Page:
Facebook has become a regular part of a daily routine. Worldwide, 500 million people use Facebook at least once per month and 250 million of those access it from their mobile devices. It has become a great place to document daily activities, reconnect with friends, meet new people and even get discounts from favorite brands and retailers. With all of these positives, however, comes a dark side of Facebook and social media use in general: scams. And more people are learning about the risk the hard way.
Below are a couple of the most common scams impacting Facebook users, as well as tips from reputable private investigators on how to stay safe, minimize your risk and protect your privacy.
Just because you trust Facebook does not mean you should trust every application on the site. Some are innocent enough, but others are built with malicious spyware that is intended to mine your data. Facebook has asked developers to ask for access to only the items that are absolutely necessary when it comes to user access to apps, but this does not mean that every app follows this rule. Before agreeing to any in-Facebook app download, or giving any access to your profile, do a little outside research online and see what you can find out about the company behind it and what other users have to say.
If an app asks you for your Facebook password to continue, or for credit card information, you should immediately report it. Facebook does not allow third-party apps to request your password and Facebook also oversees any purchases on it through its own billing. Never make payment via Western Union for an app for any reason, and do your research prior to downloading any application online.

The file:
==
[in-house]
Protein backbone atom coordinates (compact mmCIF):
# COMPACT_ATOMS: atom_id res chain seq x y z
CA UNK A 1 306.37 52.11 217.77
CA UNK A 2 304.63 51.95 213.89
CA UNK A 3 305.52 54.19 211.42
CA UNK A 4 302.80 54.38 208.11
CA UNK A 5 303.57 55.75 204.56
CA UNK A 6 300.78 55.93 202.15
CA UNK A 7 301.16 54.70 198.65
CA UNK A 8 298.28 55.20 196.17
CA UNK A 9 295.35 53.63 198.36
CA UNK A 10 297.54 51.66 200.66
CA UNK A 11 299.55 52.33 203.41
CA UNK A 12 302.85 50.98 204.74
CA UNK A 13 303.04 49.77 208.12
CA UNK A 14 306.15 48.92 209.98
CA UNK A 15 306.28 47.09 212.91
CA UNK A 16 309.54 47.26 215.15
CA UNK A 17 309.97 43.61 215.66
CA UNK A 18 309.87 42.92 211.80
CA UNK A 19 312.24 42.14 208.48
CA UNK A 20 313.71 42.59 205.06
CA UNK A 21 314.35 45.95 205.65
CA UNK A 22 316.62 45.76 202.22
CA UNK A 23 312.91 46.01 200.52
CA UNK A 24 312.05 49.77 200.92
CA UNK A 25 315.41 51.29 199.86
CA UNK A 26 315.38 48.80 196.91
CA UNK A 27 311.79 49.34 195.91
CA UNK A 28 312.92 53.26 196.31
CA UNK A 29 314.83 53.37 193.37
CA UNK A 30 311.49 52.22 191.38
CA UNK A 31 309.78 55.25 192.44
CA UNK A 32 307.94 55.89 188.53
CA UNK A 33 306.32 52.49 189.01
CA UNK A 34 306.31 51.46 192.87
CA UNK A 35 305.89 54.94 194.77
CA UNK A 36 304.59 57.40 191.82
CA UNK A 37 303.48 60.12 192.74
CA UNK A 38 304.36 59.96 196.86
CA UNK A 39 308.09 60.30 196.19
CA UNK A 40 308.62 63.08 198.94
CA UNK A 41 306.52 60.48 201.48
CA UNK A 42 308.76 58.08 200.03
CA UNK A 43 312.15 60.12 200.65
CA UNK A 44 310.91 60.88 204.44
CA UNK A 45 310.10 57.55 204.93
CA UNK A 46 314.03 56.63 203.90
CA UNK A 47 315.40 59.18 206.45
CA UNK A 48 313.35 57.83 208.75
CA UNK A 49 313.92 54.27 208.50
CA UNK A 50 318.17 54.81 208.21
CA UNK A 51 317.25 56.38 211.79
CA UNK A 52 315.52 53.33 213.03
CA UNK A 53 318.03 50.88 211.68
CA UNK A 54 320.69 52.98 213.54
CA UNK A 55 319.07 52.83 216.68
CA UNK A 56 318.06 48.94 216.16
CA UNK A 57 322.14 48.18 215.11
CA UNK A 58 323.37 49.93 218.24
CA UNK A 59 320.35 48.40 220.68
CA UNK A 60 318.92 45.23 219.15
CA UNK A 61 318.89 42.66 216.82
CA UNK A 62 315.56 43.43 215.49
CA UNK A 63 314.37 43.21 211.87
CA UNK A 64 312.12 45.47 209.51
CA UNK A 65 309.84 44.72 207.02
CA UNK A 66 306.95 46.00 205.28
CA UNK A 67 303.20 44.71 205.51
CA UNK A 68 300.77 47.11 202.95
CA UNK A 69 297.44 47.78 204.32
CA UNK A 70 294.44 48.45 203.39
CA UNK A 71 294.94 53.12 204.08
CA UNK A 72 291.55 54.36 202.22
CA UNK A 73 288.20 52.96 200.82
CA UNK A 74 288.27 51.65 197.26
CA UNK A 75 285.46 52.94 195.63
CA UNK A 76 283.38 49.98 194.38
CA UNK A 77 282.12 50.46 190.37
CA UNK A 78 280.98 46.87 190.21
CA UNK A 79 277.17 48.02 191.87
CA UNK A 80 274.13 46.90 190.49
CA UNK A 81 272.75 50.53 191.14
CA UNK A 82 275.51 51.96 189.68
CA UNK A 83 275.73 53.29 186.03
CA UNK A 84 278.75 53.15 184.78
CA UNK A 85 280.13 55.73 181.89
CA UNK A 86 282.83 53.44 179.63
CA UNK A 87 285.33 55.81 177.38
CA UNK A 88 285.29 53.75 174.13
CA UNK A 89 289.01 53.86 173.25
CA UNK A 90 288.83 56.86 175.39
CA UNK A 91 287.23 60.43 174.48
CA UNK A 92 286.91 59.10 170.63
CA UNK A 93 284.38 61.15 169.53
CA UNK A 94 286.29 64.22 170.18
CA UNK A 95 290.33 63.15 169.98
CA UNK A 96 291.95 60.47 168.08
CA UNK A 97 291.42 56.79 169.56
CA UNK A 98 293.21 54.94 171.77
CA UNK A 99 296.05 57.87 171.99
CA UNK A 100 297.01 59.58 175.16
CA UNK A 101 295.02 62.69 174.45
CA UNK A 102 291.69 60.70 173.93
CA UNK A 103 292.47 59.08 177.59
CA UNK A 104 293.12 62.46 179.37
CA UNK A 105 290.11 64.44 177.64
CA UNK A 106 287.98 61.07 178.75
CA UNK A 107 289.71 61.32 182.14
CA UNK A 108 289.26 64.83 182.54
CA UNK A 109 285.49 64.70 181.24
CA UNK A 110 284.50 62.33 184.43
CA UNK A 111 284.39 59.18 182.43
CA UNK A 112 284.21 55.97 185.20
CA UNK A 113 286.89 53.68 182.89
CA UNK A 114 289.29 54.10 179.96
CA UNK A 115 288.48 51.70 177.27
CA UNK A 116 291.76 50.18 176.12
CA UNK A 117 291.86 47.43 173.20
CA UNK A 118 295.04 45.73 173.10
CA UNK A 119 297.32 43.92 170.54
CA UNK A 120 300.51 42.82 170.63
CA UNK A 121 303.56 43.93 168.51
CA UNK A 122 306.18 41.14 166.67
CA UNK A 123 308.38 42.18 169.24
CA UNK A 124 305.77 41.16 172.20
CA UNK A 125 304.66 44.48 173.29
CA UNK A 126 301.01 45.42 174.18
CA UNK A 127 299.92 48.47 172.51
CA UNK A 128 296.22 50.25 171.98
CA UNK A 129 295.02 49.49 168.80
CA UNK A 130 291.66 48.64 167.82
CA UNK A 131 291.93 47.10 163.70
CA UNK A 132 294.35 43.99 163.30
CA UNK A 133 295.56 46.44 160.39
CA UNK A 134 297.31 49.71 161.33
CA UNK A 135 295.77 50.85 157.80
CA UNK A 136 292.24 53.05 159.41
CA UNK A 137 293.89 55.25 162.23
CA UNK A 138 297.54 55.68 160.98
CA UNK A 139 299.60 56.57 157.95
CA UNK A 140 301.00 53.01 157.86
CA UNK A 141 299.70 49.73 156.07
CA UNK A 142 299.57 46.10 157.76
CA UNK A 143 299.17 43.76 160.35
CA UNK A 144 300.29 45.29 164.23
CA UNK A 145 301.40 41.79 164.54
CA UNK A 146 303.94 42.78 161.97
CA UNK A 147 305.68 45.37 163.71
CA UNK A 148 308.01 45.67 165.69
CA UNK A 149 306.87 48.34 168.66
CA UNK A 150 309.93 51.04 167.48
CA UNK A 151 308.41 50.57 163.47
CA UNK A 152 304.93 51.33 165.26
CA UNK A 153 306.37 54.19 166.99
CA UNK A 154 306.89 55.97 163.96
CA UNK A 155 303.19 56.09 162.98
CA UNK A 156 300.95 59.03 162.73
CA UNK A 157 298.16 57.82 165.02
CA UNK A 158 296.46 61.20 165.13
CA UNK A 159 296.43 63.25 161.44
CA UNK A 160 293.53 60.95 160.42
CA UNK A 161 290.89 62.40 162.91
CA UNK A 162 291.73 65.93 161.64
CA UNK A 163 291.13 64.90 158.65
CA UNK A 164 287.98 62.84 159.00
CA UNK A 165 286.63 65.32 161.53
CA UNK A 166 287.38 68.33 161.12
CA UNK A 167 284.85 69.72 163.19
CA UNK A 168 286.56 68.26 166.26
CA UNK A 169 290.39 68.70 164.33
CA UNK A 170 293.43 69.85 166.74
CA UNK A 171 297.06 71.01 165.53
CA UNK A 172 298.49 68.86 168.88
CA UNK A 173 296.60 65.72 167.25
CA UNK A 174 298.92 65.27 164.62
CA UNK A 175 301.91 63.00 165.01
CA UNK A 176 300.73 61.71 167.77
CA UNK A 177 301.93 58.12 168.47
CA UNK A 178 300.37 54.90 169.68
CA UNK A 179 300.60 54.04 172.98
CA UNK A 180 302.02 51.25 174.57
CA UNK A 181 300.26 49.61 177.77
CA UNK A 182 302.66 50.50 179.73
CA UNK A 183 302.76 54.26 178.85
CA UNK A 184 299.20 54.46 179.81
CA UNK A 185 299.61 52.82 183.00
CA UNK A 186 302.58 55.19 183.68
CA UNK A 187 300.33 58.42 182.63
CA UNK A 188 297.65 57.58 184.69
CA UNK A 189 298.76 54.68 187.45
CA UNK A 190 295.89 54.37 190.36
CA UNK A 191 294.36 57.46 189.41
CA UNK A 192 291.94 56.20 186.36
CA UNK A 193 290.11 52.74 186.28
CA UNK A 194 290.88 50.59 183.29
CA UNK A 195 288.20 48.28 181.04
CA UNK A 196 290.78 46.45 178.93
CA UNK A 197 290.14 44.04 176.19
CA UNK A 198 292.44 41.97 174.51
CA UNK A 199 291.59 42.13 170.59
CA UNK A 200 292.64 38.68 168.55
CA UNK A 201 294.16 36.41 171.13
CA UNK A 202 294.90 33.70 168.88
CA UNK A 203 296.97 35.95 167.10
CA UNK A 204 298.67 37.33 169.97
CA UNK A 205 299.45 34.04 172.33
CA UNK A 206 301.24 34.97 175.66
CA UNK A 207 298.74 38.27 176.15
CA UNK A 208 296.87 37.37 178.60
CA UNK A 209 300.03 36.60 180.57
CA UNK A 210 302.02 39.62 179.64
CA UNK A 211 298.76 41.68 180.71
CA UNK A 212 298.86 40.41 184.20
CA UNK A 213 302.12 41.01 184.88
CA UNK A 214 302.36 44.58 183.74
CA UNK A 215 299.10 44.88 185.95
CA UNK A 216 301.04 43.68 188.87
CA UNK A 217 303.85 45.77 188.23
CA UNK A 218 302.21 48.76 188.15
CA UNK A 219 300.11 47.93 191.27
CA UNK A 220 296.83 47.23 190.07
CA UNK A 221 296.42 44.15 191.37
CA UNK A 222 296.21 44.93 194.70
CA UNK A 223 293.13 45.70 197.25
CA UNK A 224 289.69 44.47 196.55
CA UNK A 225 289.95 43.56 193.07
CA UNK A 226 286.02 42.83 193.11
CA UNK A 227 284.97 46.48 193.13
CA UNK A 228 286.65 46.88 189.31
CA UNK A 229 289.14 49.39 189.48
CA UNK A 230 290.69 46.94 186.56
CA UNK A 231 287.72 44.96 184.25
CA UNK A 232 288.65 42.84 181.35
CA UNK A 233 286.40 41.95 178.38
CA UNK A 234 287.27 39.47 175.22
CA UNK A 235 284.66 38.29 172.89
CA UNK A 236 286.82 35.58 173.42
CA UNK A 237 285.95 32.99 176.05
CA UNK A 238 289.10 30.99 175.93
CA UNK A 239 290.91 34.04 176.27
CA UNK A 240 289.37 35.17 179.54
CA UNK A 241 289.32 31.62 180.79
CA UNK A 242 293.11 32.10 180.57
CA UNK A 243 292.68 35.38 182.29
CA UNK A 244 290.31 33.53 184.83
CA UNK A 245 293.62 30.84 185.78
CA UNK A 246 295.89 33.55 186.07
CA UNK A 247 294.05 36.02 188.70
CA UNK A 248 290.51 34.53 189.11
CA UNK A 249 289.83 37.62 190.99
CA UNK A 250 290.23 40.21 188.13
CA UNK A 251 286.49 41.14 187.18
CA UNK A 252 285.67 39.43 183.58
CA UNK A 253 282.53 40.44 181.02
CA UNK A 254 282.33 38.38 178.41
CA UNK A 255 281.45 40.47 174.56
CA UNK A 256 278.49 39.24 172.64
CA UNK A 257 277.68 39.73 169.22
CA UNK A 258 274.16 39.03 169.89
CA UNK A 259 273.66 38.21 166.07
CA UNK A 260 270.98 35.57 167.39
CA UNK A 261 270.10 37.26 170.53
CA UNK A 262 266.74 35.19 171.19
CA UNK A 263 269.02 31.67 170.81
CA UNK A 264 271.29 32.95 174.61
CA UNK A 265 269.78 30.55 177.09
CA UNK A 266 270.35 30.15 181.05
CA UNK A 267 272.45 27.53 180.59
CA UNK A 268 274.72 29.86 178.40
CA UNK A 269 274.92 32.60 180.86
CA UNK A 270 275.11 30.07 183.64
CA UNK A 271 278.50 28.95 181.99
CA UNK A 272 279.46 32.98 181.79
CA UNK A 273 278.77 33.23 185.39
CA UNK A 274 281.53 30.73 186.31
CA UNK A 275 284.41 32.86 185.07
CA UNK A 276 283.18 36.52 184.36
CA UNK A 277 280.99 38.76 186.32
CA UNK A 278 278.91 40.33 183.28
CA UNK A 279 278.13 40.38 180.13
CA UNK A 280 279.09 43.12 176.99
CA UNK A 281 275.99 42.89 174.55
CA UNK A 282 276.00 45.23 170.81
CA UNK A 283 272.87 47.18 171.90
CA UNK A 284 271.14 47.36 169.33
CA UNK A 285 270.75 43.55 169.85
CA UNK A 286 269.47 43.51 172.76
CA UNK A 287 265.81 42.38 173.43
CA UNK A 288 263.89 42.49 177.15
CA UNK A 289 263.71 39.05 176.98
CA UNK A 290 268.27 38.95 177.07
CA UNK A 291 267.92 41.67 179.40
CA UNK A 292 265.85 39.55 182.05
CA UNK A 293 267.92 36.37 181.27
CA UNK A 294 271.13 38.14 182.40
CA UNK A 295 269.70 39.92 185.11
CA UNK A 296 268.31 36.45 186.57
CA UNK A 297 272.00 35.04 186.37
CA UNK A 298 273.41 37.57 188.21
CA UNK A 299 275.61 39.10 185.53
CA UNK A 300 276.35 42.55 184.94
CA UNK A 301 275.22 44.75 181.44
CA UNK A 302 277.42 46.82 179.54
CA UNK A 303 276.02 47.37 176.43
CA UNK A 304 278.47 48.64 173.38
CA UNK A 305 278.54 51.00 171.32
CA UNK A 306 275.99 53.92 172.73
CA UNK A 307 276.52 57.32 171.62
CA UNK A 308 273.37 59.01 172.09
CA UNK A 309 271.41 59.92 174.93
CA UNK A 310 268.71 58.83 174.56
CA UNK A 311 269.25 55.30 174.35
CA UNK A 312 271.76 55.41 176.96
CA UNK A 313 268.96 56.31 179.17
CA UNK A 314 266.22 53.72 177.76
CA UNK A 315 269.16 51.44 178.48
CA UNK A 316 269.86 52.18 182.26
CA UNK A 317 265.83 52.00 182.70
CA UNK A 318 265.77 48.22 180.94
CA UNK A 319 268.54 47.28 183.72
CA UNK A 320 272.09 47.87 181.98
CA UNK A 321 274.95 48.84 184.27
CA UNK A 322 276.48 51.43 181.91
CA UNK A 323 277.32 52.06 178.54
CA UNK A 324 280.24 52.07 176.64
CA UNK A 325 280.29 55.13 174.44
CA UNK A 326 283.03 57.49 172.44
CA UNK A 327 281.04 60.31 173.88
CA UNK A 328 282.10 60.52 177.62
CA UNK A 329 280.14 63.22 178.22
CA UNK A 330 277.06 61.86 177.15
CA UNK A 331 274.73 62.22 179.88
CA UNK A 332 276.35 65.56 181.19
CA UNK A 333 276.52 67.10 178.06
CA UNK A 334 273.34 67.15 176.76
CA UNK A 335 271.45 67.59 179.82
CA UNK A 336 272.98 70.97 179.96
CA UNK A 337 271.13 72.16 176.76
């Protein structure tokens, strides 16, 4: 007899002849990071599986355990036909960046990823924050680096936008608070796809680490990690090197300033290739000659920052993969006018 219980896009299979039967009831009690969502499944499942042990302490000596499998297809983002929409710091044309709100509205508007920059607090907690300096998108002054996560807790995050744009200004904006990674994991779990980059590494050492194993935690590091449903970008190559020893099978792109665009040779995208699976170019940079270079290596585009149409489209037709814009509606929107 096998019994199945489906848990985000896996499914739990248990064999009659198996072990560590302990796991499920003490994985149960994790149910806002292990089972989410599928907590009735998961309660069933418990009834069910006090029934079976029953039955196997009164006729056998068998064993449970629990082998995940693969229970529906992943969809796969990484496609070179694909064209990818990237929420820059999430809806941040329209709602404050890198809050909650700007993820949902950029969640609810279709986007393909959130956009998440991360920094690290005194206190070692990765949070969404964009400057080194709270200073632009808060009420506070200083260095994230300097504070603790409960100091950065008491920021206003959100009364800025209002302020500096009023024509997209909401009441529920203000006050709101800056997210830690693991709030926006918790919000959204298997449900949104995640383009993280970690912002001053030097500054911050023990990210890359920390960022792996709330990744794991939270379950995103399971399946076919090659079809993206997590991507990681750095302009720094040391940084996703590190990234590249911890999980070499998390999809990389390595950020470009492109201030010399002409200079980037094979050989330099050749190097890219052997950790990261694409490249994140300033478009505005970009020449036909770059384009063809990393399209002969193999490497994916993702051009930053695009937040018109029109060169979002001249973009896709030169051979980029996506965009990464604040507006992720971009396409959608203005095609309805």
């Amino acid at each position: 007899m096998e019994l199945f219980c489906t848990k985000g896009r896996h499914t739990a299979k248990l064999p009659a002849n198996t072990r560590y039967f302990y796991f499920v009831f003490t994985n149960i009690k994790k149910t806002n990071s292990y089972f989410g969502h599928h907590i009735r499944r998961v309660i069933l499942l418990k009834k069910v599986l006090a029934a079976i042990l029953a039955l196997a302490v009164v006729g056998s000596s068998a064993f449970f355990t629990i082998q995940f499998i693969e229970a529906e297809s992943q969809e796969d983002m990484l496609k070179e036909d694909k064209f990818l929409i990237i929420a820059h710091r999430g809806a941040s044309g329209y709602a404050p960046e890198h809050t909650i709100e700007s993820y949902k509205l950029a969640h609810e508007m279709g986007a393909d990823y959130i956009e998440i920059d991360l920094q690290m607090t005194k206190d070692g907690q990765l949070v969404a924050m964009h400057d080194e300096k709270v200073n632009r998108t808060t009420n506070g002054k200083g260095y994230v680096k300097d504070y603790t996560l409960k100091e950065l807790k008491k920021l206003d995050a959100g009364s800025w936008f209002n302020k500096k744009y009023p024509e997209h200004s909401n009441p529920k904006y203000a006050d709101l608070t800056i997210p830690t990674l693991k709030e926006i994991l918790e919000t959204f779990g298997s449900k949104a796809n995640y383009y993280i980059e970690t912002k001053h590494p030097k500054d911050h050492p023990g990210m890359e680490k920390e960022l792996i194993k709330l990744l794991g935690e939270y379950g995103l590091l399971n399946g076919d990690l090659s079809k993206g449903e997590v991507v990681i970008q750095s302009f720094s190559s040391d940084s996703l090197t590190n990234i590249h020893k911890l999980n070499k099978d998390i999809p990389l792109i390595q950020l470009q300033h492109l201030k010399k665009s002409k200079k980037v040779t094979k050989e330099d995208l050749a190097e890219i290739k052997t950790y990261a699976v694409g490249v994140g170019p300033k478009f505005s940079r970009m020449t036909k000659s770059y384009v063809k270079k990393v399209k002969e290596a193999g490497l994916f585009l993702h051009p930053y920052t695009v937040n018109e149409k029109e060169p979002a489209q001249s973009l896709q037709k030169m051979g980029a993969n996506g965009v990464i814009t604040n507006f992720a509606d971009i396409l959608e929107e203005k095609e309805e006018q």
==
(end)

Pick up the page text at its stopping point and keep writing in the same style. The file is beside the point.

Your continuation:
You also want to avoid any unusual links sent to you by your Facebook “friends.” Some of the more popular scams include a fraudulent friend telling you to click on a link that contains a funny or bizarre photo of you. Once clicked, the user is redirected to a site that downloads malware. These scammers then have access to your profile and can perpetuate the scam to your friends. Facebook warns about what it calls “clickjacking” and tells users to be aware of what they are clicking before they do it. Never share your email address with anyone you don’t know or trust, as the scammers can then target your email address.
Facebook is not just for finding long-lost elementary school friends. There are many online groups and apps that will connect you with new people too. This is especially true when it comes to dating. While apps like Tinder and Zoosk are not fraudulent in and of themselves, they can often become a scammers’ paradise. Fraudsters will act like they have a shared interest, or that they are also looking for love, and befriend innocent Facebook app users. Sometimes these scammers send out warning signals early on, but in other cases they wait awhile before asking for money or other financial information. If you find that you are becoming particularly attached to someone, get a dating background check before things get serious – and NEVER give out personal data or money. Be skeptical of anyone you meet via the Internet.
Do you like to share online and post all your details on Facebook? Criminals love users like this. If you post your profile for the world to see, show your date of birth and full name, town where you live, and where you work, and when you go on vacation, you’re a prime candidate for identity theft, not to mention more serious crimes like having your house broke into while you’re traveling. Share less!
These are just the tip of the iceberg when it comes to Facebook scams and more are sure to arise as technology evolves. Never rely on Facebook, or any other site, to completely protect your privacy. Find out what exactly you are agreeing to for apps, and be careful when you decide to date online.
By looking more closely at the fine print and details, you can avoid dangerous apps and viruses. Never click on links you’re not 100% sure about. Remember to protect your privacy! The less others know about you online, the safer you and your family are. Law enforcement and private investigators know that criminals use the Internet as a hunting ground, and Facebook is becoming a prime target.
© 2014 Wymoo International
© Copyright 2014 Wymoo International. All Rights Reserved. This content is the property of Wymoo International, LLC and is protected by United States and international copyright laws.